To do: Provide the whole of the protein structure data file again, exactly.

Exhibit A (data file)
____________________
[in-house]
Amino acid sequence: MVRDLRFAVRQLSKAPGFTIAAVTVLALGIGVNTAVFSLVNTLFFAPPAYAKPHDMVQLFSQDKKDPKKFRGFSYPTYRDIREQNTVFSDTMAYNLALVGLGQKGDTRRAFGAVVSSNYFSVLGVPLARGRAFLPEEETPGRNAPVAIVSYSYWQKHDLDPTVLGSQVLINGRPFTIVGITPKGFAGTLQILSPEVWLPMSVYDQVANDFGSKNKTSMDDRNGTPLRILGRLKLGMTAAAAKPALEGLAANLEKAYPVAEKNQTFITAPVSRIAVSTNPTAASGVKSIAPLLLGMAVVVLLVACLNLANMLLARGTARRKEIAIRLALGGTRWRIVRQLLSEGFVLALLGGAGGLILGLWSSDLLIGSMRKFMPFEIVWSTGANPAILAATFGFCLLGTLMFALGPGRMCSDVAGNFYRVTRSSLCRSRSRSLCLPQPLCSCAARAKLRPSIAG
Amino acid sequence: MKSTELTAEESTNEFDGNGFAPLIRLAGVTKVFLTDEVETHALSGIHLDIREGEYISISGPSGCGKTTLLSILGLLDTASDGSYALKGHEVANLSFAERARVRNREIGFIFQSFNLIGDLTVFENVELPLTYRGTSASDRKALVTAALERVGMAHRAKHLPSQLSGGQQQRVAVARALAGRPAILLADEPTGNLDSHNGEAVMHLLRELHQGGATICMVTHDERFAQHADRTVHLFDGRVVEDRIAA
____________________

[in-house]
Amino acid sequence: MVRDLRFAVRQLSKAPGFTIAAVTVLALGIGVNTAVFSLVNTLFFAPPAYAKPHDMVQLFSQDKKDPKKFRGFSYPTYRDIREQNTVFSDTMAYNLALVGLGQKGDTRRAFGAVVSSNYFSVLGVPLARGRAFLPEEETPGRNAPVAIVSYSYWQKHDLDPTVLGSQVLINGRPFTIVGITPKGFAGTLQILSPEVWLPMSVYDQVANDFGSKNKTSMDDRNGTPLRILGRLKLGMTAAAAKPALEGLAANLEKAYPVAEKNQTFITAPVSRIAVSTNPTAASGVKSIAPLLLGMAVVVLLVACLNLANMLLARGTARRKEIAIRLALGGTRWRIVRQLLSEGFVLALLGGAGGLILGLWSSDLLIGSMRKFMPFEIVWSTGANPAILAATFGFCLLGTLMFALGPGRMCSDVAGNFYRVTRSSLCRSRSRSLCLPQPLCSCAARAKLRPSIAG
Amino acid sequence: MKSTELTAEESTNEFDGNGFAPLIRLAGVTKVFLTDEVETHALSGIHLDIREGEYISISGPSGCGKTTLLSILGLLDTASDGSYALKGHEVANLSFAERARVRNREIGFIFQSFNLIGDLTVFENVELPLTYRGTSASDRKALVTAALERVGMAHRAKHLPSQLSGGQQQRVAVARALAGRPAILLADEPTGNLDSHNGEAVMHLLRELHQGGATICMVTHDERFAQHADRTVHLFDGRVVEDRIAA